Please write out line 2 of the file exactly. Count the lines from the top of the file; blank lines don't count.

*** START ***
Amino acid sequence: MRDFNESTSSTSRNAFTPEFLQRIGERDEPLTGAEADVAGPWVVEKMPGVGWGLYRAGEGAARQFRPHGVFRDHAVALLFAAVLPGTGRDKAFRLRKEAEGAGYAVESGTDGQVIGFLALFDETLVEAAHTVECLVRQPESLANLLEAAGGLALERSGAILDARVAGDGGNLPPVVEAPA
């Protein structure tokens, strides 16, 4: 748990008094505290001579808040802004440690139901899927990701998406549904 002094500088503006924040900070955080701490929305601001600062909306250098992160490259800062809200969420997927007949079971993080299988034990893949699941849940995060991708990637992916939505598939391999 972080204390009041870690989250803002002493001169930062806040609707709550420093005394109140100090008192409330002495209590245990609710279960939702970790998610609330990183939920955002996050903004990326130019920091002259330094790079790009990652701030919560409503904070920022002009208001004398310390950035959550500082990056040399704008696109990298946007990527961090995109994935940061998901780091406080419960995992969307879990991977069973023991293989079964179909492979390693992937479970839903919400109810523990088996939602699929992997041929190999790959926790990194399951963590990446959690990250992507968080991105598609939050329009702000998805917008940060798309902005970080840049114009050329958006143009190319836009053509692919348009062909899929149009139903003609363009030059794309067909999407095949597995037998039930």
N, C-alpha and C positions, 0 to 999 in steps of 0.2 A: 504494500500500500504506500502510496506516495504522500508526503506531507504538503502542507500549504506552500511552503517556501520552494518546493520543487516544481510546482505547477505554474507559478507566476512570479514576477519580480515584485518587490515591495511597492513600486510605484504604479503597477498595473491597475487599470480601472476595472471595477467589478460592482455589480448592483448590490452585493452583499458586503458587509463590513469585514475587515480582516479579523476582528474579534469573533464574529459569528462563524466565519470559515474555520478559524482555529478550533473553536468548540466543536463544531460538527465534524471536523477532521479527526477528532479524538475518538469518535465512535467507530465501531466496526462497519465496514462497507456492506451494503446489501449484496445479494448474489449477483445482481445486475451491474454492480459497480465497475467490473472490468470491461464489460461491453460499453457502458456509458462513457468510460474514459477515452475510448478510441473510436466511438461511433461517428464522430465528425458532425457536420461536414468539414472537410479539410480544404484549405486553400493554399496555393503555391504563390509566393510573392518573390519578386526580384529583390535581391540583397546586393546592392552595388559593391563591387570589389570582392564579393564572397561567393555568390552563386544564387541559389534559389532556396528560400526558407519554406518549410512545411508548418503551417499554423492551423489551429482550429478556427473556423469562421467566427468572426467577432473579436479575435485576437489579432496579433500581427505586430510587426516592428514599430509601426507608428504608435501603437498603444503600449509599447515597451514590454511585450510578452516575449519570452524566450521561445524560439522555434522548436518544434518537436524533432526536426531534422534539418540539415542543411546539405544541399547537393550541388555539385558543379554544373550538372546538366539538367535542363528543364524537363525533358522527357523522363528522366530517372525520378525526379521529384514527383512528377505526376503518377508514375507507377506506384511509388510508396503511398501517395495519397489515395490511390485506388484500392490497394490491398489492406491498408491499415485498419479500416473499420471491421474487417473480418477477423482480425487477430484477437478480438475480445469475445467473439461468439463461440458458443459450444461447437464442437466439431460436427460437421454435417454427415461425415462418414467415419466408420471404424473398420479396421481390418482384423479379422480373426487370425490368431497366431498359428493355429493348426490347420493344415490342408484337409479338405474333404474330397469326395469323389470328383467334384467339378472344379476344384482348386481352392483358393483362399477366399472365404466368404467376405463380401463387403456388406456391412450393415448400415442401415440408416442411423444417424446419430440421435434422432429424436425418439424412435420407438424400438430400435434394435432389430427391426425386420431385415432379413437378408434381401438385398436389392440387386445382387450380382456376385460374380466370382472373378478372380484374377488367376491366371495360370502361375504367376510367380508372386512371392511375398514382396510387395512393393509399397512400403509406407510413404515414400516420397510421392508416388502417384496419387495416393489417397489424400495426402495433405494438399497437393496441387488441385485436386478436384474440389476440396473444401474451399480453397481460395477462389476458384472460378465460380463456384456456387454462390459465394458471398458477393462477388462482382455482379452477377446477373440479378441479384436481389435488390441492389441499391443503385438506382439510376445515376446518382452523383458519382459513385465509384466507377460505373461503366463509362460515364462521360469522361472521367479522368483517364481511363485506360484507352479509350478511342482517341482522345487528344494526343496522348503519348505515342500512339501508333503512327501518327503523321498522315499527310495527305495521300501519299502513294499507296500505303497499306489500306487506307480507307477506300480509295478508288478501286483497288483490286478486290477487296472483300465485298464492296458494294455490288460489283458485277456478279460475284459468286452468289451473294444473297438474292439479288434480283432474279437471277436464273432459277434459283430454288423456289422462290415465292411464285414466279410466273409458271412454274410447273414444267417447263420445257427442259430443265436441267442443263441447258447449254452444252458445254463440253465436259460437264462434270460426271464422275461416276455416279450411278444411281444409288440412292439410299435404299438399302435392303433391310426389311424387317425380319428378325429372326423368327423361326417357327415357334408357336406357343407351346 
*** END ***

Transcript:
């Protein structure tokens, strides 16, 4: 748990008094505290001579808040802004440690139901899927990701998406549904 002094500088503006924040900070955080701490929305601001600062909306250098992160490259800062809200969420997927007949079971993080299988034990893949699941849940995060991708990637992916939505598939391999 972080204390009041870690989250803002002493001169930062806040609707709550420093005394109140100090008192409330002495209590245990609710279960939702970790998610609330990183939920955002996050903004990326130019920091002259330094790079790009990652701030919560409503904070920022002009208001004398310390950035959550500082990056040399704008696109990298946007990527961090995109994935940061998901780091406080419960995992969307879990991977069973023991293989079964179909492979390693992937479970839903919400109810523990088996939602699929992997041929190999790959926790990194399951963590990446959690990250992507968080991105598609939050329009702000998805917008940060798309902005970080840049114009050329958006143009190319836009053509692919348009062909899929149009139903003609363009030059794309067909999407095949597995037998039930």